HELSINKI, June 6 (Xinhua) -- The plan for an Arctic telecommunication cable from Northern Europe to the Far East turned out to get a boost in its progress on Thursday. The Finnish state-majority-owned company Cinia announced it had found a Russian partner for the project.
Cinia and Russian mobile phone operator Megafon on Thursday signed a document of understanding to set up a joint venture for the project. The agreement was signed at the International Economic Forum in St. Petersburg.
Cinia said the alliance, at this phase, consists, besides the Finnish and Russian partners, of "Japanese and Nordic signatories and an international investment bank". Newspaper Helsingin Sanomat said their names would be published later in summer.
The 10,800-km cable would reduce the latency, or delay, in connections between Europe and Asia from the current 250 milliseconds to 150 milliseconds.
Cinia said in its media release the project company would be established by the end of 2019. Helsingin Sanomat noted the cable would be ready in 2022 at the earliest.
Talking from the St. Petersburg forum to Helsingin Sanomat, Cinia's CEO Ari-Pekka Knaapila said that after the establishment of the company technical planning would become more specific and tenders for the actual construction could be requested.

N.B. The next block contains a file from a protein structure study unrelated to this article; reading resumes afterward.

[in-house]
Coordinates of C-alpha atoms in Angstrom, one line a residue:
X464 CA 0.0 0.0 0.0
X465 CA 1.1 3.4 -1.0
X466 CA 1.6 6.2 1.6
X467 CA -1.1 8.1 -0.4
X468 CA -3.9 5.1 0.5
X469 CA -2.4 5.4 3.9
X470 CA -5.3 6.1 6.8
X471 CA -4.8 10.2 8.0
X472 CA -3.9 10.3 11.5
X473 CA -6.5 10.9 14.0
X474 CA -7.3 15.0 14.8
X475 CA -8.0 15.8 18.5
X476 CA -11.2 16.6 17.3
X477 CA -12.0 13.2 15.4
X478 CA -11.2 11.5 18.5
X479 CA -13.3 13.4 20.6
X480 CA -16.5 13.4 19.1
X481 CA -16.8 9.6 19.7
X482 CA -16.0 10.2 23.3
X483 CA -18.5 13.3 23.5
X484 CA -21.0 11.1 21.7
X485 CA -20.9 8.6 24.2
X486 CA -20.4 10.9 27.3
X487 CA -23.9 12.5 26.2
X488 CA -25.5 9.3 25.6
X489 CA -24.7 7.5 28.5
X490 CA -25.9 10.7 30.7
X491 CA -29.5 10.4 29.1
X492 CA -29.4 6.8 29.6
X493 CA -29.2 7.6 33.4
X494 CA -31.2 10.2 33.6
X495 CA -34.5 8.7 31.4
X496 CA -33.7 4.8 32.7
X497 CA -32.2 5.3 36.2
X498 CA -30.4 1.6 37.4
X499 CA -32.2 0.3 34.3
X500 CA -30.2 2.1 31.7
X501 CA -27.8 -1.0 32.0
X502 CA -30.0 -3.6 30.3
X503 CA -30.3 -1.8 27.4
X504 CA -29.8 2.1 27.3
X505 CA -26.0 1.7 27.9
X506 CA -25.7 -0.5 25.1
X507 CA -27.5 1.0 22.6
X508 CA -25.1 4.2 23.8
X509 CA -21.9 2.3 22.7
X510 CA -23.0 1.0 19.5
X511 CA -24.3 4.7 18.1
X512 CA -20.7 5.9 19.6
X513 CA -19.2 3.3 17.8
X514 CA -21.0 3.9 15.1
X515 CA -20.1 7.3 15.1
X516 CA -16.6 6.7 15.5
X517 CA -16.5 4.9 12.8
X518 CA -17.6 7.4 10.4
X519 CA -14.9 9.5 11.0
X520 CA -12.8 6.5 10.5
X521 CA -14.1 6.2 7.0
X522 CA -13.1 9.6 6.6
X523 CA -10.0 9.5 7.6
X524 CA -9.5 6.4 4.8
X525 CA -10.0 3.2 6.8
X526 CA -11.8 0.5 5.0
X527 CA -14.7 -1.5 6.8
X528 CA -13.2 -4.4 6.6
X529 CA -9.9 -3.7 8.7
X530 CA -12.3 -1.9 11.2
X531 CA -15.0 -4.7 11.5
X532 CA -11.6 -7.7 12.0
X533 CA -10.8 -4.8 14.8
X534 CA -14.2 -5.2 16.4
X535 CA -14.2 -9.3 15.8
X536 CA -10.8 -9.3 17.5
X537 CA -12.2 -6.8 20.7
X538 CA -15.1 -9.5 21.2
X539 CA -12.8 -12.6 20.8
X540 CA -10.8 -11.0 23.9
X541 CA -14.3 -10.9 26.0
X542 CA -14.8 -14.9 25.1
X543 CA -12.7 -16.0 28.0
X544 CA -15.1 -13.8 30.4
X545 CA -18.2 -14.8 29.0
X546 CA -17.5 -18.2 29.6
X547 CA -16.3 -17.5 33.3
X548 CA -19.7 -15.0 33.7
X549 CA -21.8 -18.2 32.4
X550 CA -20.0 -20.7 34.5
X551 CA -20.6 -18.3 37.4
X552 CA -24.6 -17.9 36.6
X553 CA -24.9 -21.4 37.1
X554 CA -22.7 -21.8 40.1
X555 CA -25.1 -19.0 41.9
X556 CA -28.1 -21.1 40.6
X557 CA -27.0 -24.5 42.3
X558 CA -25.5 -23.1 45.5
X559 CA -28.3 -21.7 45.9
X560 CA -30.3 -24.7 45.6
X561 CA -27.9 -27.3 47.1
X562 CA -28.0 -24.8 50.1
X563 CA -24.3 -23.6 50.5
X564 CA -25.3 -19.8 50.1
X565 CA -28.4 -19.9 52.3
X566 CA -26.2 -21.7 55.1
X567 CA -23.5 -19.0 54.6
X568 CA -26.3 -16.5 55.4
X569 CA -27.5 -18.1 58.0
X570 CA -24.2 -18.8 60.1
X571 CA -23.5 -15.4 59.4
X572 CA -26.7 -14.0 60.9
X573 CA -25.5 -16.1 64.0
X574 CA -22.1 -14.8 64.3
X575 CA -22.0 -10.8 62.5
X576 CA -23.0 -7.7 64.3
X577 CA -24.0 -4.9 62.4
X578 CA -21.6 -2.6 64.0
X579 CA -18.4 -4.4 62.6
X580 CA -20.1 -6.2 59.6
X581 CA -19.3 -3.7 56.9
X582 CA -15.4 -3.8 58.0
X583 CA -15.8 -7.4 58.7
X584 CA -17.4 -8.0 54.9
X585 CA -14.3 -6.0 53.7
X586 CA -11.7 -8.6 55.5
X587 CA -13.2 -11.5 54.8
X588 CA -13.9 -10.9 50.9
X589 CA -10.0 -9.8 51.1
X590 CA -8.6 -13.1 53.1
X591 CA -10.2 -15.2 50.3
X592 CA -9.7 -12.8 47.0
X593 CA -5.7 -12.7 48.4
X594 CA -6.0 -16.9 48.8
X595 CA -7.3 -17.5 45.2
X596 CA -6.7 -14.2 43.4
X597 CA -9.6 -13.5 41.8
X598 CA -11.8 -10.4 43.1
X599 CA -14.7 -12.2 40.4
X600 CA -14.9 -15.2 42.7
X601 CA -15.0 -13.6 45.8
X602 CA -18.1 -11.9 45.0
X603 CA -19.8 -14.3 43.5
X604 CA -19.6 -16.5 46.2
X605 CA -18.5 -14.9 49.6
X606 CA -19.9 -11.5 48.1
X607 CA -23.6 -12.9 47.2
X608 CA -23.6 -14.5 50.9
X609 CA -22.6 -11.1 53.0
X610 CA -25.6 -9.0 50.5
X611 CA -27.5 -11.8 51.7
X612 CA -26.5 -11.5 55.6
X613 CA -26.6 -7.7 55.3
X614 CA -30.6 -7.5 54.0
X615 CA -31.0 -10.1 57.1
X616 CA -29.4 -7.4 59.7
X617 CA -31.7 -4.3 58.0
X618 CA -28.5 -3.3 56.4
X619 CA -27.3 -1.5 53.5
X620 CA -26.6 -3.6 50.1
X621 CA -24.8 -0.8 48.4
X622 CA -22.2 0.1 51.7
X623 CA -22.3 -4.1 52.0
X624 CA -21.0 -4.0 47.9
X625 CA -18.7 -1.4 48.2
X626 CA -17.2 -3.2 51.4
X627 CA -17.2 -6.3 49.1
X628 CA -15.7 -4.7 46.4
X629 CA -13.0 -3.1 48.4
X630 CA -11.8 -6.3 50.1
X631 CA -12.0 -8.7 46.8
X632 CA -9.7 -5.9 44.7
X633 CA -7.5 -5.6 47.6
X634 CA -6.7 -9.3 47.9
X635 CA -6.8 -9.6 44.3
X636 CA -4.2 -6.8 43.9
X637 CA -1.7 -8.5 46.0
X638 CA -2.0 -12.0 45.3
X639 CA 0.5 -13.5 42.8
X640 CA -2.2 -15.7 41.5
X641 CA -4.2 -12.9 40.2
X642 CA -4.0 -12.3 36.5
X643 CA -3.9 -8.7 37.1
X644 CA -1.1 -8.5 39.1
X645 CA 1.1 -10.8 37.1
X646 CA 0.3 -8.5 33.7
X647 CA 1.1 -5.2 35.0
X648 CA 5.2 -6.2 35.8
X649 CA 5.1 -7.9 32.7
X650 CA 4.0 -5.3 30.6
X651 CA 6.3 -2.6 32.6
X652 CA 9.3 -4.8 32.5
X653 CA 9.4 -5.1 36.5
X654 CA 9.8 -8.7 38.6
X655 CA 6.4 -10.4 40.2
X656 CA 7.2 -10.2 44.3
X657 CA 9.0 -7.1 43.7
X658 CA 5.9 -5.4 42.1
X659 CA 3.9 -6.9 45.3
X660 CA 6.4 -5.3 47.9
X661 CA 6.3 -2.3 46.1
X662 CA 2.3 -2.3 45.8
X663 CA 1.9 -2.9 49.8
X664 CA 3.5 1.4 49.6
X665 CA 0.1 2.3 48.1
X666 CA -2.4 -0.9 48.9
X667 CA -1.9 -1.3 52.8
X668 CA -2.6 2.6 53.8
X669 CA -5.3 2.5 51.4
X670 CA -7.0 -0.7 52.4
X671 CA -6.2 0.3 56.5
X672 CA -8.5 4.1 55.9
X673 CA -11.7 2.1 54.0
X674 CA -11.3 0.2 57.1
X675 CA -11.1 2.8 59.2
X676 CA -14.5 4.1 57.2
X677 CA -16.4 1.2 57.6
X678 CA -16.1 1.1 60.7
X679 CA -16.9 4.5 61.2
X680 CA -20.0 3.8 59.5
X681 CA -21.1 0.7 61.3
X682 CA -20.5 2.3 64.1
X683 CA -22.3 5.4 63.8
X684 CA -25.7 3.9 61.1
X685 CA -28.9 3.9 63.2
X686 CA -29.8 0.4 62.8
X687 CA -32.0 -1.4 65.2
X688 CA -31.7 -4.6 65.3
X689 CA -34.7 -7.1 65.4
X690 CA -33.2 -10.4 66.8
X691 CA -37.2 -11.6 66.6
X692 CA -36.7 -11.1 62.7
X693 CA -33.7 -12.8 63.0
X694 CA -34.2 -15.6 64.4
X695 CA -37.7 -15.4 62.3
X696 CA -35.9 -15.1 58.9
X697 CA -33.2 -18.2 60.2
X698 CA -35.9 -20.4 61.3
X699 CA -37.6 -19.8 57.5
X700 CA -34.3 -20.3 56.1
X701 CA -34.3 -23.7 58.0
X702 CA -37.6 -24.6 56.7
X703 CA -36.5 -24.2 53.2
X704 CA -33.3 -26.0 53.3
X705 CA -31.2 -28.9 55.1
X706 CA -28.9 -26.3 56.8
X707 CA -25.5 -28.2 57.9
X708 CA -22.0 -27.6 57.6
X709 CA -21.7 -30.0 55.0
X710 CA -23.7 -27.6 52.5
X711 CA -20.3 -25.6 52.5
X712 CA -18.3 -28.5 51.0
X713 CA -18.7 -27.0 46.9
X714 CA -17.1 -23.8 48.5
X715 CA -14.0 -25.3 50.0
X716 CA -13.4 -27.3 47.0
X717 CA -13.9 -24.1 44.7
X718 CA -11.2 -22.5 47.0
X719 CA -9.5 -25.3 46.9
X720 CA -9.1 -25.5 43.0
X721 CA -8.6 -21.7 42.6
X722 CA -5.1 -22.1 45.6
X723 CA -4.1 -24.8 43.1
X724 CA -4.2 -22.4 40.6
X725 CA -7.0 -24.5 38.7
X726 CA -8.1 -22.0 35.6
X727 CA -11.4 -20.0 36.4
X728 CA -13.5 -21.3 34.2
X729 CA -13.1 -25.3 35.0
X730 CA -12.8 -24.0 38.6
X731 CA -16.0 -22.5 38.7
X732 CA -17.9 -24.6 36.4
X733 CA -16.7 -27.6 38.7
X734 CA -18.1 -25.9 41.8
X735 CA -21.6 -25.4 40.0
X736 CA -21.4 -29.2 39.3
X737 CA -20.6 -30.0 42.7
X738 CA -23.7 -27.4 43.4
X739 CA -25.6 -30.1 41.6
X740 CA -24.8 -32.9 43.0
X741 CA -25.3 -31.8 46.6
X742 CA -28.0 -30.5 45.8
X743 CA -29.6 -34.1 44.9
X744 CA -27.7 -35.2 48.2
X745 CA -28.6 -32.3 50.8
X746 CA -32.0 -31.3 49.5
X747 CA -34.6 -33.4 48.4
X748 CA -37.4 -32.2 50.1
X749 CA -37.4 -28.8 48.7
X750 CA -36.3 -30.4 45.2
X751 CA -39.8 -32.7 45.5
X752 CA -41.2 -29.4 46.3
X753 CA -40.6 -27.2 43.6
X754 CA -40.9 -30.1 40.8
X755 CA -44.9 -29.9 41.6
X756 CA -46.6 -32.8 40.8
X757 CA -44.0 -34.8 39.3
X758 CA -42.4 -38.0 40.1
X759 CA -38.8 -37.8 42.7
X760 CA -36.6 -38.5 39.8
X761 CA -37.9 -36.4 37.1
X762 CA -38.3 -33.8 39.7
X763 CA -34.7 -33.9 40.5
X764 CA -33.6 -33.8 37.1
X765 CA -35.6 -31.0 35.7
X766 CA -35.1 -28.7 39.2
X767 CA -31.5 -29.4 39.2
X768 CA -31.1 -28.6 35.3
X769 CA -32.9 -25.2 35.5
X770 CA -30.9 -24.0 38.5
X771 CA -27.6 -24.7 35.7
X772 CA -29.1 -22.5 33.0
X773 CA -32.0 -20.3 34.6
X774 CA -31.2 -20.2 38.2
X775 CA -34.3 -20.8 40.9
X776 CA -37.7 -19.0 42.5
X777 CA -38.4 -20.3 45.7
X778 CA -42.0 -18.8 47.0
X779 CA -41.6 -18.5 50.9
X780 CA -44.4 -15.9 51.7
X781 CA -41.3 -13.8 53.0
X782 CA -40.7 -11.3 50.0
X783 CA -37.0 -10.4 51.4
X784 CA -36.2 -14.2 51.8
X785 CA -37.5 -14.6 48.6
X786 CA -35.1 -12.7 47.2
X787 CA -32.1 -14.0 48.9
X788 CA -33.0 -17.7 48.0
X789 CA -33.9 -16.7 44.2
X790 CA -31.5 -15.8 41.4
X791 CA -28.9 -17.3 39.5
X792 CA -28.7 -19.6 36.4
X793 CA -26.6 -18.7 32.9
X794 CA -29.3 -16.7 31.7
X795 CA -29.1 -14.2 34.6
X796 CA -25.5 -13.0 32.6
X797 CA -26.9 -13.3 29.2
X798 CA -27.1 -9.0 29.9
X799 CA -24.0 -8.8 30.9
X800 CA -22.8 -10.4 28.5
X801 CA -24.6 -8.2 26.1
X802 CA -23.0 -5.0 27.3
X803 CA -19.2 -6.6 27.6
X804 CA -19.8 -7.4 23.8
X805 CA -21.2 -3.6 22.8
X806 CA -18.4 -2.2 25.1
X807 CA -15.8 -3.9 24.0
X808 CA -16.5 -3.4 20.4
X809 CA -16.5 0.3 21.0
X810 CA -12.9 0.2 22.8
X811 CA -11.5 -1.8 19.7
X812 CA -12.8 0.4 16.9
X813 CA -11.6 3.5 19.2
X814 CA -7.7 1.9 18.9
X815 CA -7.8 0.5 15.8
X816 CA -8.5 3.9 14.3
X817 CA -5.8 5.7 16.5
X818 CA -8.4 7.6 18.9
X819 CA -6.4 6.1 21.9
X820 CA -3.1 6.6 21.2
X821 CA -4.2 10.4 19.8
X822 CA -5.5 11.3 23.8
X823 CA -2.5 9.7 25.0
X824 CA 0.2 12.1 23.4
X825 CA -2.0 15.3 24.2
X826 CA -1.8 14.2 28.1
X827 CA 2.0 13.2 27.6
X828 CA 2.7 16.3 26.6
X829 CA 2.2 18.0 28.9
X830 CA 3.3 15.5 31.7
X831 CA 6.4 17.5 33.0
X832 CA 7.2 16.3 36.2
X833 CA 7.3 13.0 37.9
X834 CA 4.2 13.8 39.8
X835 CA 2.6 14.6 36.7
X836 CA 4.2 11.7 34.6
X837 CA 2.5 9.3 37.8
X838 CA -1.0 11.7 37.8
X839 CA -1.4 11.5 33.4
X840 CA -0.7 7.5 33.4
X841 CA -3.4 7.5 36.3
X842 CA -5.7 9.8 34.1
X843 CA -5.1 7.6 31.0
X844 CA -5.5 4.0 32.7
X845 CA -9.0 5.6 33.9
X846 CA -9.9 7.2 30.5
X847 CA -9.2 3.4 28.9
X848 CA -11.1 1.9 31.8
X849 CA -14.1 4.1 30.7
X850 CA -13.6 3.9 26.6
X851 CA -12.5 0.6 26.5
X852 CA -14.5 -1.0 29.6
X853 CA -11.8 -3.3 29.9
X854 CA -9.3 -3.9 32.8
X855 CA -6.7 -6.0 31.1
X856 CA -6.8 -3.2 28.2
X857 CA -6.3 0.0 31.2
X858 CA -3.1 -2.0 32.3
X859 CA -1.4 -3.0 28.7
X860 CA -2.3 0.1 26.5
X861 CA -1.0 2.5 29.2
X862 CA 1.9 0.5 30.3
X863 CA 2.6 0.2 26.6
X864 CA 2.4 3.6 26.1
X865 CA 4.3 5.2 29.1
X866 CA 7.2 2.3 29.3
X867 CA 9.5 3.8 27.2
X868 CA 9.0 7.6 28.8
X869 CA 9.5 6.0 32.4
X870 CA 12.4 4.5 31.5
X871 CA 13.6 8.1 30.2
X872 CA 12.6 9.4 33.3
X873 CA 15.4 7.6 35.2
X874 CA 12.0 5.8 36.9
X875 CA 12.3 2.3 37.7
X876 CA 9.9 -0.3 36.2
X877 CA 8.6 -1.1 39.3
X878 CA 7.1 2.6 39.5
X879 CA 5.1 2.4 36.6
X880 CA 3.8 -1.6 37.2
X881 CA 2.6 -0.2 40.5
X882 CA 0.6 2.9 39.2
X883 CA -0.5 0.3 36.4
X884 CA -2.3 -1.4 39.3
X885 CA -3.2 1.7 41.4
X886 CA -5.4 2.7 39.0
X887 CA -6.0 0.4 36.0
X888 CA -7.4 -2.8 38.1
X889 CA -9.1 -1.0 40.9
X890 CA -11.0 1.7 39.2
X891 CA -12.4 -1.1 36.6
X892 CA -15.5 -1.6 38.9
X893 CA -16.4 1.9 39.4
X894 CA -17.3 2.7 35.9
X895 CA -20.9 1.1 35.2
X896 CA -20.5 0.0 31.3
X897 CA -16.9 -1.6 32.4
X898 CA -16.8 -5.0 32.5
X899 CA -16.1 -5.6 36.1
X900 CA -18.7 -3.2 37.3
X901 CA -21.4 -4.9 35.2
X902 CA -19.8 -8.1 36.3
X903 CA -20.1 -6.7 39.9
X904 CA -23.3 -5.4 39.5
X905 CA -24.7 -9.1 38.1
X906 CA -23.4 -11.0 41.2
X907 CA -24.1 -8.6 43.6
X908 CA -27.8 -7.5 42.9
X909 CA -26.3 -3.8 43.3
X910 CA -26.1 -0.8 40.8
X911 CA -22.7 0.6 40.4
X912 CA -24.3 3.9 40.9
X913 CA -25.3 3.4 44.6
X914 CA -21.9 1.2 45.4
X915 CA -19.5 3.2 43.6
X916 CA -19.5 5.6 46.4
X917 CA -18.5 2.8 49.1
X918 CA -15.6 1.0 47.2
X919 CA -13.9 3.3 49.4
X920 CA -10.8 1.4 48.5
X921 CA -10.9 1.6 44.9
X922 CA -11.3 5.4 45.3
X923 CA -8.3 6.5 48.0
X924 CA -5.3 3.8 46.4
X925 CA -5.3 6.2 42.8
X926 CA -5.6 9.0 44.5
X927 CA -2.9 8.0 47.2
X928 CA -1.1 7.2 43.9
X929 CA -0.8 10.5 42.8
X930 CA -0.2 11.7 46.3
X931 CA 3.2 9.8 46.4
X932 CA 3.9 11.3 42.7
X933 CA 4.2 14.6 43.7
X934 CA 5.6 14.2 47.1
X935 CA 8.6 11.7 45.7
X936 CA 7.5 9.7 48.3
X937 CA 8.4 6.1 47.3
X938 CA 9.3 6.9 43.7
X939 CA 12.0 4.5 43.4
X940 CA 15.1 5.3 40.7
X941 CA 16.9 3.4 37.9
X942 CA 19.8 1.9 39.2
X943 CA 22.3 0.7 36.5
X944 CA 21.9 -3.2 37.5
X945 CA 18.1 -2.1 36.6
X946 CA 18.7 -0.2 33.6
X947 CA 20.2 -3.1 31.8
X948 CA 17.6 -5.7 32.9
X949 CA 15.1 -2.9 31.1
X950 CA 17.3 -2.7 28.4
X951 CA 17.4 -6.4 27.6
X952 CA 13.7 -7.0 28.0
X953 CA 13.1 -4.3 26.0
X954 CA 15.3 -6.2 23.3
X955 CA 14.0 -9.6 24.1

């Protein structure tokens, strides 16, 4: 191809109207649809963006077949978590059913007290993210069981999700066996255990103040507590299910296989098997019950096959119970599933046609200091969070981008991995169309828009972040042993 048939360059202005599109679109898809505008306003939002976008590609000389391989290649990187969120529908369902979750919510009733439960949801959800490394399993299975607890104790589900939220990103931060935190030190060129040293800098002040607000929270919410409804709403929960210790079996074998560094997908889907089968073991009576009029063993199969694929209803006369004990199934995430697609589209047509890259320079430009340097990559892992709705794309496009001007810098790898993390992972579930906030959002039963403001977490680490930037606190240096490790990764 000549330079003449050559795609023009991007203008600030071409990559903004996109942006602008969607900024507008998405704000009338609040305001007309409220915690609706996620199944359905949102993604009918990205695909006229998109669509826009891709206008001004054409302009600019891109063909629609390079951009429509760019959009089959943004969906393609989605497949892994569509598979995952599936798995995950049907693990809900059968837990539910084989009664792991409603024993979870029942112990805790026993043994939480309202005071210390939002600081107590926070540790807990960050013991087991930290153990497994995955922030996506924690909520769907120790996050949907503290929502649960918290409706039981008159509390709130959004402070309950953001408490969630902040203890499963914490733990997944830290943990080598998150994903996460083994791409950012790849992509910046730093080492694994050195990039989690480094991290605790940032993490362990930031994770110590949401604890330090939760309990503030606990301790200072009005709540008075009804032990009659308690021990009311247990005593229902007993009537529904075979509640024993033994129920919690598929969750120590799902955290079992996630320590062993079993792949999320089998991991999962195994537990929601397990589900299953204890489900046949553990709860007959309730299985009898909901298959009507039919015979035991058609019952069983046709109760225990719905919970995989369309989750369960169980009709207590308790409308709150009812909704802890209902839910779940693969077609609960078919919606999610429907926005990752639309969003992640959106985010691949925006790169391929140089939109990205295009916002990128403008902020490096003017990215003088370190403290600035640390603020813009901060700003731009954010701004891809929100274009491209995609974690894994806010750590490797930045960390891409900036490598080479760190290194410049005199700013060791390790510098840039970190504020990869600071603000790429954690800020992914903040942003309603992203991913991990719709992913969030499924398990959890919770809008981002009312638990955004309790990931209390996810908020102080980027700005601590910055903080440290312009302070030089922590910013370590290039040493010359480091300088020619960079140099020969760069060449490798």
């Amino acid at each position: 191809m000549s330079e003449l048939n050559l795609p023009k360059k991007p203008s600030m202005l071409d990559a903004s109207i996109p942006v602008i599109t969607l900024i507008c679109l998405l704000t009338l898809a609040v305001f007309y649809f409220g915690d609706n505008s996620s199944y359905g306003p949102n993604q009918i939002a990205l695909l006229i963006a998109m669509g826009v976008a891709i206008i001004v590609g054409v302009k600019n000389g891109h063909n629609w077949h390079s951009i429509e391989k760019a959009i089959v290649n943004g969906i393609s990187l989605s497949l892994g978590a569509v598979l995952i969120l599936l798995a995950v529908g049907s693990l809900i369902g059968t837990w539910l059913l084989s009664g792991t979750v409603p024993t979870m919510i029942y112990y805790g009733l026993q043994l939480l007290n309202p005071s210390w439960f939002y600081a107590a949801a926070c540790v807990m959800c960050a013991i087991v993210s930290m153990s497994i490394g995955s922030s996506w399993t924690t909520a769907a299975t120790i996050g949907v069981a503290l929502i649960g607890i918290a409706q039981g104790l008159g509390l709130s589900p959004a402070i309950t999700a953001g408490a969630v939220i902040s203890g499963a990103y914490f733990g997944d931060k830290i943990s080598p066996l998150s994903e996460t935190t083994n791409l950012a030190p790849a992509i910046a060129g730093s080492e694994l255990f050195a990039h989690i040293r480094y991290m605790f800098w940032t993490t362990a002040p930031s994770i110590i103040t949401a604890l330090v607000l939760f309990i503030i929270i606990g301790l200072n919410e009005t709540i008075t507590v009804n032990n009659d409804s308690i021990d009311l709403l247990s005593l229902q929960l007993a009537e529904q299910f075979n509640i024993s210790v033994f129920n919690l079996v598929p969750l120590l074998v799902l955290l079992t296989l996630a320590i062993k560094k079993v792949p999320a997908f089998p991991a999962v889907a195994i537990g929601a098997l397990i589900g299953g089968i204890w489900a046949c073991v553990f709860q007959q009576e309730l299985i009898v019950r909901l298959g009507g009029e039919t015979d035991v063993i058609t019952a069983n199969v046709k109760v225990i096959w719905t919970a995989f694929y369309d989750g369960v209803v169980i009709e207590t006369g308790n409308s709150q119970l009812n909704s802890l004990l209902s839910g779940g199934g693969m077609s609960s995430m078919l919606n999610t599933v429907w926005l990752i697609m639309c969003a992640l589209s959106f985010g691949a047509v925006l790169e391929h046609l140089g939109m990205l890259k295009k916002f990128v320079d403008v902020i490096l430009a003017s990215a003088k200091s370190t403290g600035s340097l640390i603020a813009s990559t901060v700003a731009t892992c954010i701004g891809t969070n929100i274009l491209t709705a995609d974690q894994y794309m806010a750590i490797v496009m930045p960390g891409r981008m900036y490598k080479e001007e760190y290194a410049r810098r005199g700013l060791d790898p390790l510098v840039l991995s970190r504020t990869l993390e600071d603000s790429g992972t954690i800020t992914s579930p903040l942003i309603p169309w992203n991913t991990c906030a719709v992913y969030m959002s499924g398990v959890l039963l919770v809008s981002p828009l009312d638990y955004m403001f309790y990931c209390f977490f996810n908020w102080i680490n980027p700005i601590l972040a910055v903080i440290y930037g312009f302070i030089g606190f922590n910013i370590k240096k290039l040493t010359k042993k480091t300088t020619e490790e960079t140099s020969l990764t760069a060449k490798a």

At the same time, talks could proceed with potential future customers of the data connection. He also said each partner would apply for the required permits in the coastal countries.
The route of the "Northeast cable" would go from the Barents Sea via the Bering Strait to the Japan Sea. The planned connection would reach the Russian Vladivostok area and the west coast of Japan. In the European end it would land both in the Kirknes bay in Norway and the Murmansk area in Russia.
The media release from Cinia quoted Gevork Vermishyan, CEO of MegaFon, as saying that MegaFon is proud to join a major international infrastructure project that will "not only connect several continents via the Arctic but also will benefit MegaFon as a leader of digital opportunities".
Knaapila noted in the release that the Arctic cable will contribute to the socio-economic development of the Arctic areas. "The cable is an environmentally sustainable way to boost global, regional and local economy. At the same time, the cable will connect continents, covering approximately 85 percent of the world's population," Knaapila said.